Meanwhile, you are here: Now that we have generated aspiration bodhicitta (verse 10), the wish to bring all beings to happiness and liberation, Togme Zangpo directs us to the specific practices of the Mahayana path, beginning in verse 11 with training in the basic underlying transaction that informs all the activities of body, speech, and mind of a bodhisattva: exchanging our happiness for others’ suffering through the practice of tong len, taking and sending. This will be the main tool in our bodhisattva toolbox, applicable to everything that arises in our experience from now on, and we need to hone it daily on the cushion (or chair) so it will be handy and sharp when we need it. (More on that in verses 12-19.)

We will spend two weeks on this verse.

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37 Practices: Verse 10

10. To liberate all beings

My mothers, each and every sentient being, / Since time without beginning cared for me.

How can I be happy while they’re suf-fering? / I must get to work and set them free.

To cultivate the mind of full awake-ning: / This is the way a bodhisattva trains.

Verse 10 audio above. Audio for verses 8-10 is here.

With verse 10, we expand our two basic motivations for dharma practice — to gain freedom from suffering by refraining from harm to others, and to attain complete liberation because even the apparent happiness and pleasures of samsara don’t last and are suffering in disguise — to include all beings. This is the final and highest level of motivation for practice, the Mahayana or universal motivation, and the one from which the rest of the path unfolds.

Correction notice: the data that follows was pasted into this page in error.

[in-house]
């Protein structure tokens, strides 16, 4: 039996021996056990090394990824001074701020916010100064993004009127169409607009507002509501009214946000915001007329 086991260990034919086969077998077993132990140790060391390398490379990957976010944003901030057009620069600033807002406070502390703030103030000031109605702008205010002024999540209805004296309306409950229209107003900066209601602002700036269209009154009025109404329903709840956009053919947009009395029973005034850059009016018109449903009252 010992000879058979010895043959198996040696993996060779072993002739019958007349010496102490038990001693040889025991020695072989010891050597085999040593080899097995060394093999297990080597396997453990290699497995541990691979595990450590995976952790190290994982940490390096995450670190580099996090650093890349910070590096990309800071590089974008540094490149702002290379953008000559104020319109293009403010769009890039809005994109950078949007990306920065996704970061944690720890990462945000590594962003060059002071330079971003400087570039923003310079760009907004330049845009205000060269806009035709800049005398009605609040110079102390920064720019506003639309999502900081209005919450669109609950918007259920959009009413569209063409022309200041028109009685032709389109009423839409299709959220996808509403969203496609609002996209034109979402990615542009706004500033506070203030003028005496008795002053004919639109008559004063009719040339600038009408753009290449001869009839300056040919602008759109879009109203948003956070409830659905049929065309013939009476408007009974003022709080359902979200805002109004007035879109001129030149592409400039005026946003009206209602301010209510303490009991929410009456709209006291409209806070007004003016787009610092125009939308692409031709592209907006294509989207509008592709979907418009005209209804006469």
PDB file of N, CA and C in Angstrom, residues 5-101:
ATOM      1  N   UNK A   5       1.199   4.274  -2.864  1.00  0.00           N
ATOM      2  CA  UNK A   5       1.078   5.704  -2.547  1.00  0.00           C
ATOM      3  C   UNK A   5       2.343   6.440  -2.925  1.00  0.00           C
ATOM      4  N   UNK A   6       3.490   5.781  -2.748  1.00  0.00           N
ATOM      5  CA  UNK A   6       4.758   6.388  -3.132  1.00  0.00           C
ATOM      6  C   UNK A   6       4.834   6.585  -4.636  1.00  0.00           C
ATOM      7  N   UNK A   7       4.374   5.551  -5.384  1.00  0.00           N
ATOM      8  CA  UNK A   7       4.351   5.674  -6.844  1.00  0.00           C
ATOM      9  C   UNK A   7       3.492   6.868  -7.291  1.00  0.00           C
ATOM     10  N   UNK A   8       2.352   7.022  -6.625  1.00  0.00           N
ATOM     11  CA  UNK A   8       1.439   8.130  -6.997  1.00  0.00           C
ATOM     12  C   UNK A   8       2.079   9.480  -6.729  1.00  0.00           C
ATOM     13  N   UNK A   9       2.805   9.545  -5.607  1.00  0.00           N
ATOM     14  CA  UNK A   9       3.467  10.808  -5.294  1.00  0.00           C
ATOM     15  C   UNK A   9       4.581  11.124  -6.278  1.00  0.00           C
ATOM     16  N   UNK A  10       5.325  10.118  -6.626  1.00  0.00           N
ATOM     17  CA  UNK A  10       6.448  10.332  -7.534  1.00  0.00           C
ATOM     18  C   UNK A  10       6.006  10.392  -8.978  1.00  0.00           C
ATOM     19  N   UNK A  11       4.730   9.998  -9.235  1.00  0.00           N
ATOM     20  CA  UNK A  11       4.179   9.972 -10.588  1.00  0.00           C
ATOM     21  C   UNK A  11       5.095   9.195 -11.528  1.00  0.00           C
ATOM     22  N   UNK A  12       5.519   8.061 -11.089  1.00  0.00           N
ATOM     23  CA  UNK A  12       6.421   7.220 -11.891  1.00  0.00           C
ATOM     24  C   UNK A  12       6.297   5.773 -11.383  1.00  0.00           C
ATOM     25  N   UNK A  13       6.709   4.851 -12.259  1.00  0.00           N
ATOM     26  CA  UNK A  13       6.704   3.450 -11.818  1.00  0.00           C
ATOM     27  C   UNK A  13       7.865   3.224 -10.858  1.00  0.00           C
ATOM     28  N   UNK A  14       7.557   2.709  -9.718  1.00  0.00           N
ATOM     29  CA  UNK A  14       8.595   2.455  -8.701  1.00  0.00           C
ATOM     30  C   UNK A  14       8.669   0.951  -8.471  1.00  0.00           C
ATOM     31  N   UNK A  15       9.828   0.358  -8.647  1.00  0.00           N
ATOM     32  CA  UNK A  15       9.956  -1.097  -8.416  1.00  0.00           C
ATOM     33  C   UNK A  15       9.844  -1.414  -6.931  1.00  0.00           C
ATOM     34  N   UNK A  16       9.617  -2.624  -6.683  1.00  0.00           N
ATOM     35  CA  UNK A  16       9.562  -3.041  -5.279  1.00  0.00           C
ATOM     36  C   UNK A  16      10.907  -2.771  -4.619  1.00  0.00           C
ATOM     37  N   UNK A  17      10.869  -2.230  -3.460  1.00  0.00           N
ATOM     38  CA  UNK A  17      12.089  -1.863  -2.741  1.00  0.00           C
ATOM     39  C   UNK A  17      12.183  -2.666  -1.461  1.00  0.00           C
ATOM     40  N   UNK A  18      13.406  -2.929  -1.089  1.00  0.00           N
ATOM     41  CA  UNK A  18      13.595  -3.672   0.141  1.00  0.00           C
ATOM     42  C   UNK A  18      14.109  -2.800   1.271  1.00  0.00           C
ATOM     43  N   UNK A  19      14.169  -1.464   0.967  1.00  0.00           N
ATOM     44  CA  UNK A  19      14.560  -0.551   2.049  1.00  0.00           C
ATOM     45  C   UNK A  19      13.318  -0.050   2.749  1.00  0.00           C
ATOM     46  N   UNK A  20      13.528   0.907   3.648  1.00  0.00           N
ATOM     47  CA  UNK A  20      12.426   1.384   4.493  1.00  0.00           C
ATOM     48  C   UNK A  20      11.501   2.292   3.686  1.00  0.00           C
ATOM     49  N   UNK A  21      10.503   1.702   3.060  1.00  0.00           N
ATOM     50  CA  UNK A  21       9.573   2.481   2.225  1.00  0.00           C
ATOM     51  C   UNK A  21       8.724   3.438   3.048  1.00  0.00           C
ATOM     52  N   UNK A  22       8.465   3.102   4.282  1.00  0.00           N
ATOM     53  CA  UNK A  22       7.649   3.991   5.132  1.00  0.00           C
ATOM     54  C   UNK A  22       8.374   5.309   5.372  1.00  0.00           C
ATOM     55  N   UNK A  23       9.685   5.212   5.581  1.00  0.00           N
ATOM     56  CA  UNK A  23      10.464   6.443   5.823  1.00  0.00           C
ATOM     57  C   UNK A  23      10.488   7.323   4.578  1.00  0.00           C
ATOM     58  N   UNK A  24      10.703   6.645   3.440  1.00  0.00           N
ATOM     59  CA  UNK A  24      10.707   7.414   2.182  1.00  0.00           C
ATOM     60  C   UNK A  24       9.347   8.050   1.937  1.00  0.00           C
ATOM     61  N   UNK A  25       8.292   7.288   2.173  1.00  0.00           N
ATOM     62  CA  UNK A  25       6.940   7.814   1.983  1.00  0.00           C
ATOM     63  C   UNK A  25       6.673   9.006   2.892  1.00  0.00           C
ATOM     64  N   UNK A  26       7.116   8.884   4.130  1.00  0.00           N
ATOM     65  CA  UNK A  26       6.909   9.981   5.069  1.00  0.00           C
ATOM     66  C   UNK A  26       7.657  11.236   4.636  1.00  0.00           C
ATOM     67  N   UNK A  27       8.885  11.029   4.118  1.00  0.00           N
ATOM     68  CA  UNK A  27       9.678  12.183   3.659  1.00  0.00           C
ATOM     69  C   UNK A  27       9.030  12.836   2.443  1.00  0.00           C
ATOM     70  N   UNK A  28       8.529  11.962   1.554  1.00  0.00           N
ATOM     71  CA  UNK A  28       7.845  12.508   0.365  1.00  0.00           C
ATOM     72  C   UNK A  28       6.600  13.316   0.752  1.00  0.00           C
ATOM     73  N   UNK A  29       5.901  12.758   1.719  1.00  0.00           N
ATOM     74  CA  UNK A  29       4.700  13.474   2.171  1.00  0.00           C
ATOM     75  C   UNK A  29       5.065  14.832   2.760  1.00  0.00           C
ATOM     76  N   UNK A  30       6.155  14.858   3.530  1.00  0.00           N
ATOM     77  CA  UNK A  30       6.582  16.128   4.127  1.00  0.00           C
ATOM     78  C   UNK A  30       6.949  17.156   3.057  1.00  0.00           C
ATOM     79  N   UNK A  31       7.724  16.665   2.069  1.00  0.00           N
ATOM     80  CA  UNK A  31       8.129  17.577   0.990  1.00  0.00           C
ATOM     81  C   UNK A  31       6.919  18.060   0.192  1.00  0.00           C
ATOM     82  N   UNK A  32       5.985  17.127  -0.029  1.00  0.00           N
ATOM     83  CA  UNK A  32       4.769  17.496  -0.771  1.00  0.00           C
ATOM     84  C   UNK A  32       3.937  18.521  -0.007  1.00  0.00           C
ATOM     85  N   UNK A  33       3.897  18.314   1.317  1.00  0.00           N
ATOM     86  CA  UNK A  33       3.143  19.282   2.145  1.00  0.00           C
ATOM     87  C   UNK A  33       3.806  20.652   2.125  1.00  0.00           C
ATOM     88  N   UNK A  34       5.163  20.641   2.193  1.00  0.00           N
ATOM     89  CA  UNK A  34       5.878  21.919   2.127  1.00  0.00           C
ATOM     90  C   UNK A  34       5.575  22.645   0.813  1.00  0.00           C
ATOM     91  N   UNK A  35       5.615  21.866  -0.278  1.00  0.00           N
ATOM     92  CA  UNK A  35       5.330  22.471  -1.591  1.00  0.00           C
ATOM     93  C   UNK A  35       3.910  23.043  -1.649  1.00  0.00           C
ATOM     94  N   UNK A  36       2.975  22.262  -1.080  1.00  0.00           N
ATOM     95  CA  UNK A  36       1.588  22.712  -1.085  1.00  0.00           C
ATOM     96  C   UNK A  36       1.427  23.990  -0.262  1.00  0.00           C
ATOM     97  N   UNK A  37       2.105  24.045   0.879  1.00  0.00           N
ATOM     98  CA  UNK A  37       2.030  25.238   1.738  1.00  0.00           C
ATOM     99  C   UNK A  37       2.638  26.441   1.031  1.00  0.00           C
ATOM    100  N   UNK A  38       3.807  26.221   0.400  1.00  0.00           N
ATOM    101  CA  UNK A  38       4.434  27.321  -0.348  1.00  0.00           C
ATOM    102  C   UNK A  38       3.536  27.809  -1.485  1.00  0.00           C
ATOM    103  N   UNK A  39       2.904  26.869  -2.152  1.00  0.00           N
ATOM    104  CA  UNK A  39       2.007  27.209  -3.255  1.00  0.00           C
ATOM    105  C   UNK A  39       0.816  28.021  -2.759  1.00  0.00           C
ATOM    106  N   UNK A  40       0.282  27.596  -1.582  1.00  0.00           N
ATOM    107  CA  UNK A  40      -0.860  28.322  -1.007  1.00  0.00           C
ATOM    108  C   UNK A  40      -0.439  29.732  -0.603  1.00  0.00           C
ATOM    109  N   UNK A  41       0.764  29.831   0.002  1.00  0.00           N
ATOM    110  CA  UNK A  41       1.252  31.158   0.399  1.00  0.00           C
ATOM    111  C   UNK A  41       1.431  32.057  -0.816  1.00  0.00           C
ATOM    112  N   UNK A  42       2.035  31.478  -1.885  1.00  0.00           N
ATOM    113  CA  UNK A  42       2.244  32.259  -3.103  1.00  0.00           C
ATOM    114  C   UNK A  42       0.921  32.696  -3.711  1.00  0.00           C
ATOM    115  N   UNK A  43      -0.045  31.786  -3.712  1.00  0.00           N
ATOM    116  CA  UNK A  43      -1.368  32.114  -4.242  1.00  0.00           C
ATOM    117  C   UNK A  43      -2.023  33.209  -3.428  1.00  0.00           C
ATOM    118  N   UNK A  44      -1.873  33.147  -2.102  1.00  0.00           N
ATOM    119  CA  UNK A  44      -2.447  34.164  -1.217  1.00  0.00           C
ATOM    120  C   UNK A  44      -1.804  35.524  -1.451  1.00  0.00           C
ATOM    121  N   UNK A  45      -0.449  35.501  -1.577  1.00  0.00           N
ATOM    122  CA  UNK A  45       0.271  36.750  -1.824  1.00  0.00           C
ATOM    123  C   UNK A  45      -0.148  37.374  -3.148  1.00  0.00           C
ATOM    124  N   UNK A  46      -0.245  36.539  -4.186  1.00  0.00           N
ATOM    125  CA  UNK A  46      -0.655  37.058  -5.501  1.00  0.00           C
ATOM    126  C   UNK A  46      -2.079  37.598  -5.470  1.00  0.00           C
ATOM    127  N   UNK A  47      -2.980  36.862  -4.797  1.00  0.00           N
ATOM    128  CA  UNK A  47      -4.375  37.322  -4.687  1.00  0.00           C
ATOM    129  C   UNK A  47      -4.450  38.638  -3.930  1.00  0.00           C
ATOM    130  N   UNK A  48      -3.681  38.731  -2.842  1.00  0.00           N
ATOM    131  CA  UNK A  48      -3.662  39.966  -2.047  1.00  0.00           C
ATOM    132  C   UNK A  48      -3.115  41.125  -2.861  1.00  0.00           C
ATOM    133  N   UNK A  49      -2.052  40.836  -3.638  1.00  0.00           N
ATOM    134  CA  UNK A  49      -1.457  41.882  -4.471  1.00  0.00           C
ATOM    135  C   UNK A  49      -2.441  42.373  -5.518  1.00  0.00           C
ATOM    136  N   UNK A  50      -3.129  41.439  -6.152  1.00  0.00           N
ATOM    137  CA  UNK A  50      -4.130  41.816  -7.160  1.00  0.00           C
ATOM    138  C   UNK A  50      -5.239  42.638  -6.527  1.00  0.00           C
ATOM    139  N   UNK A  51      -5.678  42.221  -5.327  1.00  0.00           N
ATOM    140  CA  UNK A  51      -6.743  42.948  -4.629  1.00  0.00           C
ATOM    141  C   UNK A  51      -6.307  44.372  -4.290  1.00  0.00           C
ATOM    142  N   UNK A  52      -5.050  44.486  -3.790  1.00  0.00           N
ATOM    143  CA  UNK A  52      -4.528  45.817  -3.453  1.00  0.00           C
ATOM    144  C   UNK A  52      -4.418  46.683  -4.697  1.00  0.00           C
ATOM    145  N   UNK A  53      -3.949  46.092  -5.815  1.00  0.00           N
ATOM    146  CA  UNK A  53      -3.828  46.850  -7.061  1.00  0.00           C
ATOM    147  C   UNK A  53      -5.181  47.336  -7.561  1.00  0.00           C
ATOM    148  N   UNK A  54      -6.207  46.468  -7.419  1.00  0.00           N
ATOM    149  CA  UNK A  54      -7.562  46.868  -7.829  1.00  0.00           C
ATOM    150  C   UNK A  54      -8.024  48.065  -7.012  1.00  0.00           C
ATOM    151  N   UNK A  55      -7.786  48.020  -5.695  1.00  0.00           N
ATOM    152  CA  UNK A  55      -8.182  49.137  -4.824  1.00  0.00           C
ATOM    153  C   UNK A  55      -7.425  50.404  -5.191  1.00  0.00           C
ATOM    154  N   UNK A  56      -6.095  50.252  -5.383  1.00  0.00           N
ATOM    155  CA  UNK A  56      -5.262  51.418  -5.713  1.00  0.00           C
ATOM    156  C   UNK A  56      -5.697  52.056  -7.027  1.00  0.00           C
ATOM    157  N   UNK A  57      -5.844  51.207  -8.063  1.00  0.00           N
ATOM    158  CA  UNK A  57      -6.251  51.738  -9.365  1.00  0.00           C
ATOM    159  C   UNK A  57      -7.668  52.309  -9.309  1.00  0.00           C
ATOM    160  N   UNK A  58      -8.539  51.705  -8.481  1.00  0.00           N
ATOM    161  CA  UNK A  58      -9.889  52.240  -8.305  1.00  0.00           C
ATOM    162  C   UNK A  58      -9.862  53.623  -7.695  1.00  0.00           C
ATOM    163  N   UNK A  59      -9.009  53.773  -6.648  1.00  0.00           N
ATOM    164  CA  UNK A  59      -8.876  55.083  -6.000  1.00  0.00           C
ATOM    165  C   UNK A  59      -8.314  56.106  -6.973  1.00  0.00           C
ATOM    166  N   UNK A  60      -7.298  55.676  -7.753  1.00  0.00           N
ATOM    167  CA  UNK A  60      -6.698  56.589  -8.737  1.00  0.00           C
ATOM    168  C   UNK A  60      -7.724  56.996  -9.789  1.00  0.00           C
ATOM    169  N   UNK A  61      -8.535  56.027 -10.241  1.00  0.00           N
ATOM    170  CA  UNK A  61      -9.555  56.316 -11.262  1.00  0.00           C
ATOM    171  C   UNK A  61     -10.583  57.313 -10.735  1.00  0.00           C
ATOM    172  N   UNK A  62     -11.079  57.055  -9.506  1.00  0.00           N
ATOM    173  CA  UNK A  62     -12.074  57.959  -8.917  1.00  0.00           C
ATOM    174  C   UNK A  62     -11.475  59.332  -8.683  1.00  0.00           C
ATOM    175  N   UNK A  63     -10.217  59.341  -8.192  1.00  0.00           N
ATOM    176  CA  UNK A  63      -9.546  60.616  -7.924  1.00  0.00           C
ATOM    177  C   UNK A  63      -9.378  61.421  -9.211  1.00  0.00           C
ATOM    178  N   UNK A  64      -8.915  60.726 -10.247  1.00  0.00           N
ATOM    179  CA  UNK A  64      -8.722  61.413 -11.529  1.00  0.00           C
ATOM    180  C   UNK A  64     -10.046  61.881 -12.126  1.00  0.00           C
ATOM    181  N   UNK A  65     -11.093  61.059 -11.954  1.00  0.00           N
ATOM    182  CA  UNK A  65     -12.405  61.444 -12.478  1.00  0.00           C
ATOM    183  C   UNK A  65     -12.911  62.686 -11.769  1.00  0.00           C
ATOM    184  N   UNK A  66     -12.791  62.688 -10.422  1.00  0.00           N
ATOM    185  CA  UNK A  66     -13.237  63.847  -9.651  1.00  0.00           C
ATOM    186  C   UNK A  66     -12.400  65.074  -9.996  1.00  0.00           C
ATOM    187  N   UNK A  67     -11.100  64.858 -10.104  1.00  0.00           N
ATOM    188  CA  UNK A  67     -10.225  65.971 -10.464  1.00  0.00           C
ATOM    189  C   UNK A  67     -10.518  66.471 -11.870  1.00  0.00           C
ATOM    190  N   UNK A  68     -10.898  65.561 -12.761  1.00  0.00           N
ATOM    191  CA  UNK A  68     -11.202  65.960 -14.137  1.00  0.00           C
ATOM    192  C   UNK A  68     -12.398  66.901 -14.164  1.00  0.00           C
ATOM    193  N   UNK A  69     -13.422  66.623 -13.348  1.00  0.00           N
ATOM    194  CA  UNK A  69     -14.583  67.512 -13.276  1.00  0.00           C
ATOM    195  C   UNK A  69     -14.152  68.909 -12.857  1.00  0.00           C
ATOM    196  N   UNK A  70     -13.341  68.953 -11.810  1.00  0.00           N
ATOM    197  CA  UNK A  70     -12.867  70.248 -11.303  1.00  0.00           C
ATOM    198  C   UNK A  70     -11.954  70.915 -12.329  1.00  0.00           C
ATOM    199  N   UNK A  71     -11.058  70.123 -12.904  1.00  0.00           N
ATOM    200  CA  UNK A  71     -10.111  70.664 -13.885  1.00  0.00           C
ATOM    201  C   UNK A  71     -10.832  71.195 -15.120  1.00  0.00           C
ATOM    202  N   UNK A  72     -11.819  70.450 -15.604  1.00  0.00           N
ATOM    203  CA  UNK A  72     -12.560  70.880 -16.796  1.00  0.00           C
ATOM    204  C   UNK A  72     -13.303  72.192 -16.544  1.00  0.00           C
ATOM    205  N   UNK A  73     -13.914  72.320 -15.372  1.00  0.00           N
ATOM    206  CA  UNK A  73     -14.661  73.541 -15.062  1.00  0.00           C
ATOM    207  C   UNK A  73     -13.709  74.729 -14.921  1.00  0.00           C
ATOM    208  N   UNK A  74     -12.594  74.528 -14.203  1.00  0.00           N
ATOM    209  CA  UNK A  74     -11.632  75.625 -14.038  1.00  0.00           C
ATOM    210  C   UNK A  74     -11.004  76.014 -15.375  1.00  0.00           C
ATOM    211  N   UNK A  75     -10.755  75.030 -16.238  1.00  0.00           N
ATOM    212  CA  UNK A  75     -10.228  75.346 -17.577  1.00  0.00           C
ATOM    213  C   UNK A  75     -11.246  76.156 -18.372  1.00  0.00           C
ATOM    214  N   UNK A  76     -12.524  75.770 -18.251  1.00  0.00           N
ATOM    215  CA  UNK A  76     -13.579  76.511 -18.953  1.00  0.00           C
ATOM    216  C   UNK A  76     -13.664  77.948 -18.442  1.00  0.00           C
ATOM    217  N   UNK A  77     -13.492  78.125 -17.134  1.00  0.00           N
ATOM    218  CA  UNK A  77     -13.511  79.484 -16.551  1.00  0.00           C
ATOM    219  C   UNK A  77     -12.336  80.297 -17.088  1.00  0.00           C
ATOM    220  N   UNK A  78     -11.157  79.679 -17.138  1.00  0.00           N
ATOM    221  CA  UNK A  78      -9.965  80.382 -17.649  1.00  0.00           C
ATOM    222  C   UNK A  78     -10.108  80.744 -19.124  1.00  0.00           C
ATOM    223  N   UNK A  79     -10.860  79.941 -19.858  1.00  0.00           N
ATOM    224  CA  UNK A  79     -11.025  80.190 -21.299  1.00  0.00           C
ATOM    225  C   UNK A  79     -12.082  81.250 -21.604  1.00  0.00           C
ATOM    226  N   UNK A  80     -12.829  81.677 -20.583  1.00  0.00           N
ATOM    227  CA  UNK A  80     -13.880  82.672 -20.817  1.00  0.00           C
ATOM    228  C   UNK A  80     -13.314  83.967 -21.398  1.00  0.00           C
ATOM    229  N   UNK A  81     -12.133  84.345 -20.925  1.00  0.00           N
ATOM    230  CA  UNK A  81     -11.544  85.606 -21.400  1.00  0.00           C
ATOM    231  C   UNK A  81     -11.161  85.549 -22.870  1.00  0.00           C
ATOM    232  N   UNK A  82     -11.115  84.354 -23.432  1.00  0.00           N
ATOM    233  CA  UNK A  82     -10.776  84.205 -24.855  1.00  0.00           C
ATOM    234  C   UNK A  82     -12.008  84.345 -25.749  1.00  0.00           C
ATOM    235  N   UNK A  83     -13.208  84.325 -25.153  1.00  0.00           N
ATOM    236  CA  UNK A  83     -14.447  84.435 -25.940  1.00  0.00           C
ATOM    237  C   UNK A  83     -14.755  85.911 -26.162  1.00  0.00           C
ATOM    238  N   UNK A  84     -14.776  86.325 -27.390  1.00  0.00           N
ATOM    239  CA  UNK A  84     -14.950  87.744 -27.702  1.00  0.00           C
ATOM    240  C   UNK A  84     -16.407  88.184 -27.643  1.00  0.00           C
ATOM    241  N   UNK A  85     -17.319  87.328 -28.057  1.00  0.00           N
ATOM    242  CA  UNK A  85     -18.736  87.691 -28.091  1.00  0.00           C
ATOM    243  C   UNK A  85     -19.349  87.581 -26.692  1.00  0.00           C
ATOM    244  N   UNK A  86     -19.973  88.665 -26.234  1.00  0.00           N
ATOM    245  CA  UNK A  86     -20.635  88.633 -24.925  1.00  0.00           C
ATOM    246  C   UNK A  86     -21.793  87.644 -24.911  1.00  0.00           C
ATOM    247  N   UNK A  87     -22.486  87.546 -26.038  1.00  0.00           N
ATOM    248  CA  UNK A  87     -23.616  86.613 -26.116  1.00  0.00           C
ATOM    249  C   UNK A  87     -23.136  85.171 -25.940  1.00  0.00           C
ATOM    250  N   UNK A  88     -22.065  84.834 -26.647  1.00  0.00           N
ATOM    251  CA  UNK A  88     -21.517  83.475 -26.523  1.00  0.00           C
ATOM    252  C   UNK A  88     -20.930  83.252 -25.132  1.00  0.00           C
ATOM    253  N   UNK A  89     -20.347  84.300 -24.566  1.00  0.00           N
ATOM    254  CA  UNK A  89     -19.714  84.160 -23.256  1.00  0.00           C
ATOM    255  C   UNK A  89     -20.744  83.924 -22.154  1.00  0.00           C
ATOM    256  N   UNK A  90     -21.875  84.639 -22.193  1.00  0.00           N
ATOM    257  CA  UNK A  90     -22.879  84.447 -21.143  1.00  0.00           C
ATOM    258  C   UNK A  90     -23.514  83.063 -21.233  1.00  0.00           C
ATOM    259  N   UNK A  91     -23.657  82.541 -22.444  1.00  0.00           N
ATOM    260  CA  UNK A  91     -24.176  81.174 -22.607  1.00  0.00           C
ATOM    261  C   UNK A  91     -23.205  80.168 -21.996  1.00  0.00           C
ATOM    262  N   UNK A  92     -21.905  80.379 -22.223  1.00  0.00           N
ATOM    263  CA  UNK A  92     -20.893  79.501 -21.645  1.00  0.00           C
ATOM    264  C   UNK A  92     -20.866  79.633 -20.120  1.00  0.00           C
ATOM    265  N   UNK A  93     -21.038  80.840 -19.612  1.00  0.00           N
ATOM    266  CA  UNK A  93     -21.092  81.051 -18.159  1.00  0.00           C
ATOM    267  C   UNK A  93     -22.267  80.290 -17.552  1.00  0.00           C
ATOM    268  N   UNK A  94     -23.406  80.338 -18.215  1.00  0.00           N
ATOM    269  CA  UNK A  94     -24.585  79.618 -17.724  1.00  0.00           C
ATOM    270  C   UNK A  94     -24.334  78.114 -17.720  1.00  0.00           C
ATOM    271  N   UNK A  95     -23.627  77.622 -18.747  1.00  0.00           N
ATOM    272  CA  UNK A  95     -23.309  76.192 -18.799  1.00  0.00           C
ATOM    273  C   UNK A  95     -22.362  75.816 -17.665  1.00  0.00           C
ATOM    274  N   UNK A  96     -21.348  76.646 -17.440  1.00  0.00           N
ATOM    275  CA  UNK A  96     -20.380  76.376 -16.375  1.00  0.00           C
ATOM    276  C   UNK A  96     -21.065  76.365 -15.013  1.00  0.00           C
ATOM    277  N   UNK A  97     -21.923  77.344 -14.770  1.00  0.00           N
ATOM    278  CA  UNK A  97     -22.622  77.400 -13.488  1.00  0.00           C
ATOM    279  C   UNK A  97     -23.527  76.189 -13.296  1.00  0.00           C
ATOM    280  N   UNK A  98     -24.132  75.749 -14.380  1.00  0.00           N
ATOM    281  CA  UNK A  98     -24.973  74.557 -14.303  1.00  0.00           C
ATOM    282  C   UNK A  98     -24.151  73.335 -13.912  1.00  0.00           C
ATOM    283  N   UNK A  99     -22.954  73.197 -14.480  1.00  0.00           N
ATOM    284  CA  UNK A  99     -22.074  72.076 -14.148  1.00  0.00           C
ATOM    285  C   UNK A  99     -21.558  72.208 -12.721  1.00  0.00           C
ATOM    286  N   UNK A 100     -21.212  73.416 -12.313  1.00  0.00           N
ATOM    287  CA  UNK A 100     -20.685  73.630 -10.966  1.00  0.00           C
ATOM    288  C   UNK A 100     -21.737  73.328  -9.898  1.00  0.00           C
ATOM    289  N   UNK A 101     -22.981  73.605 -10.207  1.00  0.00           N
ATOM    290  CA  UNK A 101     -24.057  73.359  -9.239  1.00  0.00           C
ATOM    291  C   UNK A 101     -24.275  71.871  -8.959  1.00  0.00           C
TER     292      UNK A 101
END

Who are all these beings I am resolving to liberate? According to the traditional formula for arousing bodhicitta that we recite at the beginning of each teaching, they are “all sentient beings, whose numbers fill the extent of space.” How big is space? It is said to be infinite. This is a vast scope of intention!

Meditation: Let your attention come to rest, naturally or by following a few rounds of breathing, and then, as you breathe out, let your awareness relax to fill all of limitless, empty space. Rest like that for as long as you wish, and then:

Contemplation / Meditation: Imagine this vast, limitless space completely filled with sentient beings, each of whom has been like a loving mother to you in a previous lifetime. Envelop them all in your heartfelt love, wishing happiness for each and every one. Rest in that feeling of love pervading space for as long as you wish.

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37 practices: verse 9

9. To strive for unchanging freedom

Like drops of dew upon each blade of grass / The three realms’ happiness evaporates.

In contrast, the supreme and highest state / Of liberation doesn’t ever change.

To strive in all my efforts just for that: / This is the way a bodhisattva trains.

Verse 8 audio above. Audio for verses 8-10 is here.

So…. in verse 8 we begin to practice the dharma in order to become free from the intense, outright sufferings of the three lower realms, which result from harmful actions motivated by the corresponding poisons of anger (hell realms), desire (hungry ghost realm) and ignorance (animal realm).